![if !IE]> <![endif]>
The genus Mycobacterium included in the family Mycobac-teriaceae consists of nonmotile, non–spore-forming, and aero-bic bacilli. They are slightly curved rods, sometimes showing filamentous and branching forms. In liquid medium, they form mould-like pellicle; hence, the name Mycobacterium is derived from the word “mould” meaning fungus-like bacterium.
The cell wall is thick, complex, and rich in lipids, which makes the surface hydrophobic. The lipid-rich cell wall also makes the bacteria resistant to commonly used disinfectants and lab-oratory staining reagents. Because of their lipid-rich waxy cell wall, mycobacteria are difficult to stain. But once stained, they resist decolorization with acid solution and alcohol. They are, therefore, called acid-fast bacilli (AFB). Although they are Gram positive, they are difficult to stain, and they stain poorly with Gram stain.
Most mycobacteria are slow growers, the generation time being 2–24 hours. These bacteria require 3–8 weeks of incuba-tion to produce demonstrable colonies on the solid media.
The genus Mycobacterium contains more than 70 species, many of which cause disease in humans. Mycobacterium species causing most human infections are summarized in Table 41-1. Mycobacterium leprae was the first species of the genus Mycobacterium to be identified by Hansen in 1874. Furthermore, Robert Koch in 1882 isolated the mammalian tubercle bacillus and established its role as a causative agent of tuberculosis, as it satisfied all the criteria of Koch’s postulates. Subsequently, Mycobacterium tuberculosis was demonstrated as the causative agent of tuberculosis.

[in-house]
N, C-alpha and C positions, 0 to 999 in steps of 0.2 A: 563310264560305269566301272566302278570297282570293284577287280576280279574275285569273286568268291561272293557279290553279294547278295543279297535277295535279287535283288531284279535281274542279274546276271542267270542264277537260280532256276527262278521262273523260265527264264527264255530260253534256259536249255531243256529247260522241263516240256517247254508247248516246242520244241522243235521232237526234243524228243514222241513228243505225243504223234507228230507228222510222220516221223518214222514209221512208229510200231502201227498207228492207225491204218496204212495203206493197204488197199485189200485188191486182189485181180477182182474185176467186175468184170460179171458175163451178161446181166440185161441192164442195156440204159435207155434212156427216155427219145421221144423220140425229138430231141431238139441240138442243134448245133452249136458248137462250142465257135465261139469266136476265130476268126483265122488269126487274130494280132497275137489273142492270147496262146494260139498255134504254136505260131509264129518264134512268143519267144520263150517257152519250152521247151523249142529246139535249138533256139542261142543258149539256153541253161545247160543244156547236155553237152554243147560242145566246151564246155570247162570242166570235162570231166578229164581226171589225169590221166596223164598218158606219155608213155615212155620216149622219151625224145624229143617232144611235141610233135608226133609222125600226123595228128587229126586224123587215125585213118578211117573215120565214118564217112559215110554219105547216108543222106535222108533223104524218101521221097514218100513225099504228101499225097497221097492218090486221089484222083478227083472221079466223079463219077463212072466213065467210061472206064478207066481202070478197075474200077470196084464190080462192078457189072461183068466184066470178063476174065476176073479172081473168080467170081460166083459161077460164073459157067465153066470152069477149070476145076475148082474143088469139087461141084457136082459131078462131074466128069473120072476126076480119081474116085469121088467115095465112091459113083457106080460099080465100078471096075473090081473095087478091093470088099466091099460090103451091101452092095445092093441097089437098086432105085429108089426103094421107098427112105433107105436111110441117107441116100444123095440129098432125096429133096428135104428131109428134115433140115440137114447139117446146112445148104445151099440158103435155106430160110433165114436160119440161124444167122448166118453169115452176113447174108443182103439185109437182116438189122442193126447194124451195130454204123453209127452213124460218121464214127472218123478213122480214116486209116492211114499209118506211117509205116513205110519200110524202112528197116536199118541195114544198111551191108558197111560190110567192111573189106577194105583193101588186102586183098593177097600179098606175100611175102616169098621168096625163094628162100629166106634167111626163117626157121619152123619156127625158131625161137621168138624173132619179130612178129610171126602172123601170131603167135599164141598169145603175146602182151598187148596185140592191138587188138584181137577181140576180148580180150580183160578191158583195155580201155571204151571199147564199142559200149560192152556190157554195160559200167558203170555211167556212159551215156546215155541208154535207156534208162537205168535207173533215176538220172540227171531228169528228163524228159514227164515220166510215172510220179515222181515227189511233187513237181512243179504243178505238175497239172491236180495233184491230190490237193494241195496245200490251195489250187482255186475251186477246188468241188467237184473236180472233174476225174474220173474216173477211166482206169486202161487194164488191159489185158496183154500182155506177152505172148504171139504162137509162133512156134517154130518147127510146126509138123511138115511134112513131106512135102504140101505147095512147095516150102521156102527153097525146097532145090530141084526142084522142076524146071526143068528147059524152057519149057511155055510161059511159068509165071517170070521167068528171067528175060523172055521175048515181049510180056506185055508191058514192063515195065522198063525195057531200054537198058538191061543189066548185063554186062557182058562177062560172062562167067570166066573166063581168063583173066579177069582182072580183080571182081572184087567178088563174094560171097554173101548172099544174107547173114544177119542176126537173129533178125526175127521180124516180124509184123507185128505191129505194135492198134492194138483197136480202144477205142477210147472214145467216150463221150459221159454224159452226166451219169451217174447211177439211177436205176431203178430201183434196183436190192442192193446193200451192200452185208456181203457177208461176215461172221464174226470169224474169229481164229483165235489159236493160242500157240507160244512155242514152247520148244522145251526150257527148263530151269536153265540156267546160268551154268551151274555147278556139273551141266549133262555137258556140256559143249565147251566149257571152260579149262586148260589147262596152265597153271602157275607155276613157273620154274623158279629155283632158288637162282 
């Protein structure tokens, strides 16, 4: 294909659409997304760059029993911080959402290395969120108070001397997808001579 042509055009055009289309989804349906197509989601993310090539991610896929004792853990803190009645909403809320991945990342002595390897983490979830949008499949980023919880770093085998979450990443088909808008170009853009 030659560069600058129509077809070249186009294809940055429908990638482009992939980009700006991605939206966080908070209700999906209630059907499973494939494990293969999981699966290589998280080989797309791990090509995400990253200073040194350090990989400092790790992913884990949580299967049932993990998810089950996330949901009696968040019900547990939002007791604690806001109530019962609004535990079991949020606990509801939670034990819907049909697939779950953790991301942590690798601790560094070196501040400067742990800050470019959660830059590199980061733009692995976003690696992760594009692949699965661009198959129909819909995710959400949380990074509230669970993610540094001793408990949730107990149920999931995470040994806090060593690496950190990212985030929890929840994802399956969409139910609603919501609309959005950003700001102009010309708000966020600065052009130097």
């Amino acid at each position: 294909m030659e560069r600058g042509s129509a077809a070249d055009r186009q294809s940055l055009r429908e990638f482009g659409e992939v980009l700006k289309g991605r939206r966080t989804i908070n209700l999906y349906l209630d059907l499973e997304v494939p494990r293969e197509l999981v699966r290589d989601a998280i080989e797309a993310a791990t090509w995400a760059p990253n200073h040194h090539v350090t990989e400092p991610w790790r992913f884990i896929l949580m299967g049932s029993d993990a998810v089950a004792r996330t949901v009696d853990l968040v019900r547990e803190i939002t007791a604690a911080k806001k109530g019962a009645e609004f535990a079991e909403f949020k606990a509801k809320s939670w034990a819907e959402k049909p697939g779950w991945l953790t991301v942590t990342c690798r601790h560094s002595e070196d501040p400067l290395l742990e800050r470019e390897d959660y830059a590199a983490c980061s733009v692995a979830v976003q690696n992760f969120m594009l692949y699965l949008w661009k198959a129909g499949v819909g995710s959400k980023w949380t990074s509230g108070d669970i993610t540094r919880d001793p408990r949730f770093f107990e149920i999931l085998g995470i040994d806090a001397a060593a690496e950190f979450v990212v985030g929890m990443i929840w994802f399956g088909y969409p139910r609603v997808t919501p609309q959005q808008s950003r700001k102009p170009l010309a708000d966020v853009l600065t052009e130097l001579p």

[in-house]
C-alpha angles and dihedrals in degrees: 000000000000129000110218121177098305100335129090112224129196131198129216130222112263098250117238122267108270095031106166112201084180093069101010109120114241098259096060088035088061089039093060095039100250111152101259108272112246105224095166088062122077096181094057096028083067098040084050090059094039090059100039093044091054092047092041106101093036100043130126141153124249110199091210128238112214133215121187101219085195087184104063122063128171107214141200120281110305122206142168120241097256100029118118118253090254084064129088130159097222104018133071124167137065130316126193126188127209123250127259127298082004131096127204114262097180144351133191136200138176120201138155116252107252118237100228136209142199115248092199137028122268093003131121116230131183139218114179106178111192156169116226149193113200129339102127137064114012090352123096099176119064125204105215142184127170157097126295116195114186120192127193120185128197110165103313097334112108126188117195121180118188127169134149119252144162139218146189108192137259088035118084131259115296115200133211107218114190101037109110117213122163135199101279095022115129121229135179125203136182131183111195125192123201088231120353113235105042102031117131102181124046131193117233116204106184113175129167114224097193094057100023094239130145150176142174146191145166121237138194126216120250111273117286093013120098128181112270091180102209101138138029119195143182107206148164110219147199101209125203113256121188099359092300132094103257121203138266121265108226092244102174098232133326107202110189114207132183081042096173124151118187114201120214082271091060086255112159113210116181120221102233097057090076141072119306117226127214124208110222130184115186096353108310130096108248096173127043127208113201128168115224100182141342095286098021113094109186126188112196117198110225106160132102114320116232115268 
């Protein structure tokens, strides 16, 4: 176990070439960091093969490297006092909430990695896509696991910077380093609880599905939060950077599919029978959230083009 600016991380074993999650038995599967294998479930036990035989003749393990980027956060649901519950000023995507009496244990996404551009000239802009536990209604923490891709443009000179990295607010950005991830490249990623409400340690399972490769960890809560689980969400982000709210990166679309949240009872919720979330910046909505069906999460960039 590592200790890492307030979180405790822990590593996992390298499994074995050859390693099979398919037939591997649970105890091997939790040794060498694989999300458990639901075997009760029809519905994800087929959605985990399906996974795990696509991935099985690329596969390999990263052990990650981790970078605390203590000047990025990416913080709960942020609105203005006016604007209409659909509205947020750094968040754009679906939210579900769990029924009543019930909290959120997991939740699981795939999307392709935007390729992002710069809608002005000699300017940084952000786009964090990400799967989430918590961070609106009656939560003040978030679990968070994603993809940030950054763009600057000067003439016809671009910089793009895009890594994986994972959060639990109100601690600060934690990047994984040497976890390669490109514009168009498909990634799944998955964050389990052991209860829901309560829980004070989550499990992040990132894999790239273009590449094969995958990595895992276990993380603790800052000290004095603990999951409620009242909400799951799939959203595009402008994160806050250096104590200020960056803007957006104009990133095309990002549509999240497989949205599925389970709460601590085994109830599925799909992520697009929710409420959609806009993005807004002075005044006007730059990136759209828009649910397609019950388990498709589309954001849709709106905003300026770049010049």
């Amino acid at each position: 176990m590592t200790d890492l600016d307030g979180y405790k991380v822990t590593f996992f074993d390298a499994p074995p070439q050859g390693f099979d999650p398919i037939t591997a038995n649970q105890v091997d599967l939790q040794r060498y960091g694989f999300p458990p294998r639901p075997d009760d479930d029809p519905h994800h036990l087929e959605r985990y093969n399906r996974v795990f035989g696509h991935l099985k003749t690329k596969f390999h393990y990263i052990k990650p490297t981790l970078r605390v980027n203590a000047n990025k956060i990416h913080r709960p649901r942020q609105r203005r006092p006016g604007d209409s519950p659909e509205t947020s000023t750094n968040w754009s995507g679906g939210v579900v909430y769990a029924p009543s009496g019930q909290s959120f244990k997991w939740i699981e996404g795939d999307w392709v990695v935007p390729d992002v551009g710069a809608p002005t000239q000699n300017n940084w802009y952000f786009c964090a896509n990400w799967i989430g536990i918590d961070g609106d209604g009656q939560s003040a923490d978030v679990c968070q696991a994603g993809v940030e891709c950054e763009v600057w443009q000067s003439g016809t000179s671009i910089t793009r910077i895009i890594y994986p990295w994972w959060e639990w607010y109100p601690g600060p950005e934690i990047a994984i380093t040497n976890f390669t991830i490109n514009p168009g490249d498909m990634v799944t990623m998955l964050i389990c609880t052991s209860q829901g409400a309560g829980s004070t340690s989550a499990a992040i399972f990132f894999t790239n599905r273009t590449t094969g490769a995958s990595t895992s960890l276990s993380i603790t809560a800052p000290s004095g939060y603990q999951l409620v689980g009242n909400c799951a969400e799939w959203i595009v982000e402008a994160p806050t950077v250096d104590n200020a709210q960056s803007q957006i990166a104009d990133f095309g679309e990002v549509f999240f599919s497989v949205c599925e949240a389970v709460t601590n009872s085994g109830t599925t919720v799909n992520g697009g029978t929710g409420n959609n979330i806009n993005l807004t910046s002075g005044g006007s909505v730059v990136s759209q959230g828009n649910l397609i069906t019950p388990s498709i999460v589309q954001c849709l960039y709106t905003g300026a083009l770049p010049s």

Mycobacterium tuberculosis complex is the term used cur-rently, which includes four species that can cause tuberculosis in humans and other mammals. These are:
· M. tuberculosis, the human type;
· Mycobacterium bovis, bovine type;
· Mycobacterium africanum, a species intermediate betweenhuman and bovine type and causing human tuberculosis mostly in tropical Africa; and
· Mycobacterium microti, another species which is pathogenicfor goats and other small animals but does not cause any human infection.
Saprophytic mycobacteria are the third group of mycobacterial species isolated from different types of sources. This species has been isolated from cold- and warm-blooded animals, from skin ulcers, and from environmental sources, such as soil and water. Originally, these saprophytic mycobacteria were called atypi-cal environmental or opportunistic mycobacteria, but these species are now designated as mycobacteria other than typical tubercle (MOTT ).
Copyright © 2018-2023 BrainKart.com; All Rights Reserved. Developed by Therithal info, Chennai.